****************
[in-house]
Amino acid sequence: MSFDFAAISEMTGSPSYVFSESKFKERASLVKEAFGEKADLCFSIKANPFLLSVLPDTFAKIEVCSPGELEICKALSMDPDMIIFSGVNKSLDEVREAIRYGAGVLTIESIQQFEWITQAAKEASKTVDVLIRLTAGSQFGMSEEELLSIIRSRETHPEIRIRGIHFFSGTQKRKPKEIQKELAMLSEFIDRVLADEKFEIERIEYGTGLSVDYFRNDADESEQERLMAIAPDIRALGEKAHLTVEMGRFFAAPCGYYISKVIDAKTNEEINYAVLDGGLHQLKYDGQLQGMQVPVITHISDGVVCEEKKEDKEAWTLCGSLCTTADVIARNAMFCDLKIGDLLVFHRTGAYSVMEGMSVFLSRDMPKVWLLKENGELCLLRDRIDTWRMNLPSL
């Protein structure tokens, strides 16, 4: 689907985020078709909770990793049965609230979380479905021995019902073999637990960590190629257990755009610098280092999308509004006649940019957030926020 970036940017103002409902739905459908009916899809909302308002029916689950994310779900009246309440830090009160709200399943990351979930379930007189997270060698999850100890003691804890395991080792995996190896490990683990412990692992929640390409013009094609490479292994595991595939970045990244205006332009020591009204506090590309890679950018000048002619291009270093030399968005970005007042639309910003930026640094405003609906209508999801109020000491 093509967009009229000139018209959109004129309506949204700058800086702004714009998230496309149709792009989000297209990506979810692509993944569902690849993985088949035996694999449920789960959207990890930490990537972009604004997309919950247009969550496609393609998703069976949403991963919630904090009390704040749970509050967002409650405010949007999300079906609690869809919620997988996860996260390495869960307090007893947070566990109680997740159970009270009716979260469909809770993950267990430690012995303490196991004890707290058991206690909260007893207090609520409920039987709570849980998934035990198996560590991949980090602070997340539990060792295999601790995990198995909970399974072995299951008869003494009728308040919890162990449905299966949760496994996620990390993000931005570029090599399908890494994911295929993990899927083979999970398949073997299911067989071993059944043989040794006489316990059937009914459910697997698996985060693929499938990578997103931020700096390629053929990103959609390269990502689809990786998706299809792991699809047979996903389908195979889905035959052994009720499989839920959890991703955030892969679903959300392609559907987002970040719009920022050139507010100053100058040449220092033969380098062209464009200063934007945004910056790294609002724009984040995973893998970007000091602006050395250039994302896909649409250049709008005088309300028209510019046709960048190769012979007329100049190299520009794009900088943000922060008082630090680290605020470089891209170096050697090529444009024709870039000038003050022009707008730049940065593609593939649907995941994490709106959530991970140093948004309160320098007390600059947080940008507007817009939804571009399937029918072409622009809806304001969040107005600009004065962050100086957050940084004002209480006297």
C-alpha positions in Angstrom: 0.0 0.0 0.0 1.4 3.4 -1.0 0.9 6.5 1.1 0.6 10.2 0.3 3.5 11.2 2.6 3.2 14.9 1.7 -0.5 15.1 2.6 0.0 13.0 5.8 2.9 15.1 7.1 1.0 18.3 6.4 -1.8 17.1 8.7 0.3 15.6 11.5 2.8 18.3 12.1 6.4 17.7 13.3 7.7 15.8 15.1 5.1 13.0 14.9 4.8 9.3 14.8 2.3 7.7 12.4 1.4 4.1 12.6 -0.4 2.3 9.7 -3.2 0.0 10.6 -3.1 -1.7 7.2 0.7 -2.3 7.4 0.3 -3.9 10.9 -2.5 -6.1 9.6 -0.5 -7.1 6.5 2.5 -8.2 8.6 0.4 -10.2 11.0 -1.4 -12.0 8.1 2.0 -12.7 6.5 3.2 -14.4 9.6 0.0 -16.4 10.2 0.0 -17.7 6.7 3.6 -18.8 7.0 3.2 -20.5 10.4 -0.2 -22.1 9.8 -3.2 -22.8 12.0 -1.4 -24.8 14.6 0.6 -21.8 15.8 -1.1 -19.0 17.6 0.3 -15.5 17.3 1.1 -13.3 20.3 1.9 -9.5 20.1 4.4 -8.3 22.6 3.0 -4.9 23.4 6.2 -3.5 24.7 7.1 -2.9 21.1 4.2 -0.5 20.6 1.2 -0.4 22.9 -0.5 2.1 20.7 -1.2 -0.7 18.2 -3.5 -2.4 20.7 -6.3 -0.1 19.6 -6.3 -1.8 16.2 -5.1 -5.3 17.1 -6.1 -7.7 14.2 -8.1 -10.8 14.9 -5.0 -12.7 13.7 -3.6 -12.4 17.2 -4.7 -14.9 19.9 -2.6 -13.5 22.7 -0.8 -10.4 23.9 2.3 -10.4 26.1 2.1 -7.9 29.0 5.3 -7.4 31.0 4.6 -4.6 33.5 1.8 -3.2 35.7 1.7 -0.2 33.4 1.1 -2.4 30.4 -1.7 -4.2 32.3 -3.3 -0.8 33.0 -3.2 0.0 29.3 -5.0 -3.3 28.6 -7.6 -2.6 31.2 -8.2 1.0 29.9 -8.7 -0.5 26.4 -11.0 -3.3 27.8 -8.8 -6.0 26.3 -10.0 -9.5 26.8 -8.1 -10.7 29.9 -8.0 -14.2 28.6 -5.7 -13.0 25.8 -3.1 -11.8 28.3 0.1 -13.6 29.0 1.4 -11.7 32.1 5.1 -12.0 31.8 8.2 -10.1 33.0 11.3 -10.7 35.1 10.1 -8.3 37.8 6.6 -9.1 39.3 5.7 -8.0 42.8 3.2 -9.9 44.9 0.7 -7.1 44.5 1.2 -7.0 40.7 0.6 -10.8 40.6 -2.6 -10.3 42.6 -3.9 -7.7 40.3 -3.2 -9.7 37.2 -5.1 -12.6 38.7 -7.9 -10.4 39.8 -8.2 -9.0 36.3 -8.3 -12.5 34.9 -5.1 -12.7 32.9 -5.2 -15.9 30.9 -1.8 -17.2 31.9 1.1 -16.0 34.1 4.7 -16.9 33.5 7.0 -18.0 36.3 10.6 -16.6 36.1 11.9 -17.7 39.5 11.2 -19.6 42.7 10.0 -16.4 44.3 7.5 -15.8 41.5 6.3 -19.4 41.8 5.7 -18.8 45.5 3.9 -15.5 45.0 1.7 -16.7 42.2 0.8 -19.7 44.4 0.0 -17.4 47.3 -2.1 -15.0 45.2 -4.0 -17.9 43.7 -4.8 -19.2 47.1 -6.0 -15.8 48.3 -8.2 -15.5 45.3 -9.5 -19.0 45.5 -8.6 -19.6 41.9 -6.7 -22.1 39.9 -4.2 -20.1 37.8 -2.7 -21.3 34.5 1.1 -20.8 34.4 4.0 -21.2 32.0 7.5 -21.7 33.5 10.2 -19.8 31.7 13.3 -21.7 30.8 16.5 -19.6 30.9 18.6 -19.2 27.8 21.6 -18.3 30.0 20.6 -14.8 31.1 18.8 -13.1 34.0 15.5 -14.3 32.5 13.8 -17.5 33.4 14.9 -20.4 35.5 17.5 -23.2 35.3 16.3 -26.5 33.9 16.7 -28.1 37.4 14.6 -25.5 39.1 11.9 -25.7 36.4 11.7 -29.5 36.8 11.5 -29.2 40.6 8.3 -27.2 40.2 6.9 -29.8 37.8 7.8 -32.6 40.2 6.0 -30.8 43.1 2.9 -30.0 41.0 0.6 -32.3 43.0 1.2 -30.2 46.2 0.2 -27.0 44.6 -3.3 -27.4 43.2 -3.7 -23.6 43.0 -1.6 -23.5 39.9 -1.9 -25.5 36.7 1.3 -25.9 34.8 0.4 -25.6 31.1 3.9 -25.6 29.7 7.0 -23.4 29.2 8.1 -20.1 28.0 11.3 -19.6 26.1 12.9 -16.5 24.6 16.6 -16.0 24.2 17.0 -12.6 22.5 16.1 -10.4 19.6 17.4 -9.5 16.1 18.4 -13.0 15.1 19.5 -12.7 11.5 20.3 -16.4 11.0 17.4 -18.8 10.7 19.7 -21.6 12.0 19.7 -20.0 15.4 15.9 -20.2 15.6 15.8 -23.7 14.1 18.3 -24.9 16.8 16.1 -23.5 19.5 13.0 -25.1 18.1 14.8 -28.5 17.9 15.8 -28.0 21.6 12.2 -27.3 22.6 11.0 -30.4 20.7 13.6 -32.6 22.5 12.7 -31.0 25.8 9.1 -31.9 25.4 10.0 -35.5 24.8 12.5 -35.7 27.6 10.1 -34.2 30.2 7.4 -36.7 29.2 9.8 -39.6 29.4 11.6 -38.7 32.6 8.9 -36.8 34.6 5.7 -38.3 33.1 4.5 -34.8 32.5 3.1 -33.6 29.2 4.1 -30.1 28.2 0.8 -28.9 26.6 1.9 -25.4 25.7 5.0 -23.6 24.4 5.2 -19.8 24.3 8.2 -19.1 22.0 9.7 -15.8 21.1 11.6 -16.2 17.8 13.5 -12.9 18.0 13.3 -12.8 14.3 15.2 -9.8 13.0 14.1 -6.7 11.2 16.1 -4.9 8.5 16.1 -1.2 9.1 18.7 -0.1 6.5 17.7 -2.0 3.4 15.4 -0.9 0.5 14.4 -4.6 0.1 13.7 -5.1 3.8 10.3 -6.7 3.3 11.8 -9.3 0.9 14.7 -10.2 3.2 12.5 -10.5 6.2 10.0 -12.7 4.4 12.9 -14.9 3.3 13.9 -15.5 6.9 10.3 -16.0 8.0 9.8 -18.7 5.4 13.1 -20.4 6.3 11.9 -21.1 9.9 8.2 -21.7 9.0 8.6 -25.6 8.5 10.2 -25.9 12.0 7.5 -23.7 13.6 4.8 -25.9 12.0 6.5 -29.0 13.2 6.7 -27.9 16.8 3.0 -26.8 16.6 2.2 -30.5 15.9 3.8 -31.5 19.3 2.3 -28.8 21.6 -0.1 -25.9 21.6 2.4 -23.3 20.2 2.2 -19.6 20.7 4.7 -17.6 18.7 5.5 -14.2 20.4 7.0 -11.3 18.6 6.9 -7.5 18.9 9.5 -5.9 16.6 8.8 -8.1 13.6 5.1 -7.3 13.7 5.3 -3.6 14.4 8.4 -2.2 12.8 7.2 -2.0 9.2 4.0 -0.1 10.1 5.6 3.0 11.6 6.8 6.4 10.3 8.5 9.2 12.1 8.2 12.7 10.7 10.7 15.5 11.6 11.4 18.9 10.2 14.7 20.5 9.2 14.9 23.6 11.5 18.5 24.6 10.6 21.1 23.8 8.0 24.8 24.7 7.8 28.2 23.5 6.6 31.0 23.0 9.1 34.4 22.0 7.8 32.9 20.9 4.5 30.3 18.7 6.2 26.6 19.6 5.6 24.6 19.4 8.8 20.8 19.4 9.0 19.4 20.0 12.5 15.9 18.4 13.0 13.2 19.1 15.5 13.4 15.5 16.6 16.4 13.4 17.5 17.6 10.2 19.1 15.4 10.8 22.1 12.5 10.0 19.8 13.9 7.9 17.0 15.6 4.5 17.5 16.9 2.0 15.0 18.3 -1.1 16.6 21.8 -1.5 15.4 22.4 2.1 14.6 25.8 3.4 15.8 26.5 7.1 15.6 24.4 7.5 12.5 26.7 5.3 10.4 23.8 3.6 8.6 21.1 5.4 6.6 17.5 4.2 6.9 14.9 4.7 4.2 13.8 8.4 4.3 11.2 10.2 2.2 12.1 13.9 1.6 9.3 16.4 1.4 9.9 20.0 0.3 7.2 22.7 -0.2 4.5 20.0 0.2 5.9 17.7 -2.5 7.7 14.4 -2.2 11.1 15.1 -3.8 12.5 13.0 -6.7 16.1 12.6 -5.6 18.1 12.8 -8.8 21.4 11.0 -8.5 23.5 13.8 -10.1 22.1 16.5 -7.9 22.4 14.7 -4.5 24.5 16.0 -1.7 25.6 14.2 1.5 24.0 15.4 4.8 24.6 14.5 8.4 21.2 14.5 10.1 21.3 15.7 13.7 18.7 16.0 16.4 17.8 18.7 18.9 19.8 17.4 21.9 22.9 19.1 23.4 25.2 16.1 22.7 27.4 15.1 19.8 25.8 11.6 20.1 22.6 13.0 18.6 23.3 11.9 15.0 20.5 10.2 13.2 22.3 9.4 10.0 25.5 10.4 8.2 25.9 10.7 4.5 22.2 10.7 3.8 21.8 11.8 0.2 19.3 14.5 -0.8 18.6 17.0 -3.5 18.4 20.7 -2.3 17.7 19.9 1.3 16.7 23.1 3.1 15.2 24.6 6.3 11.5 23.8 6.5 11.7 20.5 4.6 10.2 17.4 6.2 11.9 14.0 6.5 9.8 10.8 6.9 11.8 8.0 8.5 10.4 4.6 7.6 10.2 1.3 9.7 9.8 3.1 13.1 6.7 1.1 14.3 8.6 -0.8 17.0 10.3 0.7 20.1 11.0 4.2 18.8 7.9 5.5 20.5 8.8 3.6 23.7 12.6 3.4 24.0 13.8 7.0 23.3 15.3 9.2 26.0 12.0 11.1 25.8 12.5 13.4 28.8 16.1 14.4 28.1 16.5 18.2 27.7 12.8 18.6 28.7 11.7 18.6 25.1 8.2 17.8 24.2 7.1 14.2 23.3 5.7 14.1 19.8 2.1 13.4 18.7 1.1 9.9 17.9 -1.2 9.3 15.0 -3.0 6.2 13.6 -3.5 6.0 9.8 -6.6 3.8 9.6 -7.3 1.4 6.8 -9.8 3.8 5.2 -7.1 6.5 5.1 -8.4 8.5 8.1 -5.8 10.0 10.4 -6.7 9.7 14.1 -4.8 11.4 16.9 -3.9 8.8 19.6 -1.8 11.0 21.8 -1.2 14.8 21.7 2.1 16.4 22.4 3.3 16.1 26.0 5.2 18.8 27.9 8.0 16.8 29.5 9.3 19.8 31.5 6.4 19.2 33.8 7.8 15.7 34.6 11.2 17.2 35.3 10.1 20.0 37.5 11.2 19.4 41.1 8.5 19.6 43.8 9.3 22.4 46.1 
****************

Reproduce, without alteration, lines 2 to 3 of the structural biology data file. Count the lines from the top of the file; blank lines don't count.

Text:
Amino acid sequence: MSFDFAAISEMTGSPSYVFSESKFKERASLVKEAFGEKADLCFSIKANPFLLSVLPDTFAKIEVCSPGELEICKALSMDPDMIIFSGVNKSLDEVREAIRYGAGVLTIESIQQFEWITQAAKEASKTVDVLIRLTAGSQFGMSEEELLSIIRSRETHPEIRIRGIHFFSGTQKRKPKEIQKELAMLSEFIDRVLADEKFEIERIEYGTGLSVDYFRNDADESEQERLMAIAPDIRALGEKAHLTVEMGRFFAAPCGYYISKVIDAKTNEEINYAVLDGGLHQLKYDGQLQGMQVPVITHISDGVVCEEKKEDKEAWTLCGSLCTTADVIARNAMFCDLKIGDLLVFHRTGAYSVMEGMSVFLSRDMPKVWLLKENGELCLLRDRIDTWRMNLPSL
């Protein structure tokens, strides 16, 4: 689907985020078709909770990793049965609230979380479905021995019902073999637990960590190629257990755009610098280092999308509004006649940019957030926020 970036940017103002409902739905459908009916899809909302308002029916689950994310779900009246309440830090009160709200399943990351979930379930007189997270060698999850100890003691804890395991080792995996190896490990683990412990692992929640390409013009094609490479292994595991595939970045990244205006332009020591009204506090590309890679950018000048002619291009270093030399968005970005007042639309910003930026640094405003609906209508999801109020000491 093509967009009229000139018209959109004129309506949204700058800086702004714009998230496309149709792009989000297209990506979810692509993944569902690849993985088949035996694999449920789960959207990890930490990537972009604004997309919950247009969550496609393609998703069976949403991963919630904090009390704040749970509050967002409650405010949007999300079906609690869809919620997988996860996260390495869960307090007893947070566990109680997740159970009270009716979260469909809770993950267990430690012995303490196991004890707290058991206690909260007893207090609520409920039987709570849980998934035990198996560590991949980090602070997340539990060792295999601790995990198995909970399974072995299951008869003494009728308040919890162990449905299966949760496994996620990390993000931005570029090599399908890494994911295929993990899927083979999970398949073997299911067989071993059944043989040794006489316990059937009914459910697997698996985060693929499938990578997103931020700096390629053929990103959609390269990502689809990786998706299809792991699809047979996903389908195979889905035959052994009720499989839920959890991703955030892969679903959300392609559907987002970040719009920022050139507010100053100058040449220092033969380098062209464009200063934007945004910056790294609002724009984040995973893998970007000091602006050395250039994302896909649409250049709008005088309300028209510019046709960048190769012979007329100049190299520009794009900088943000922060008082630090680290605020470089891209170096050697090529444009024709870039000038003050022009707008730049940065593609593939649907995941994490709106959530991970140093948004309160320098007390600059947080940008507007817009939804571009399937029918072409622009809806304001969040107005600009004065962050100086957050940084004002209480006297």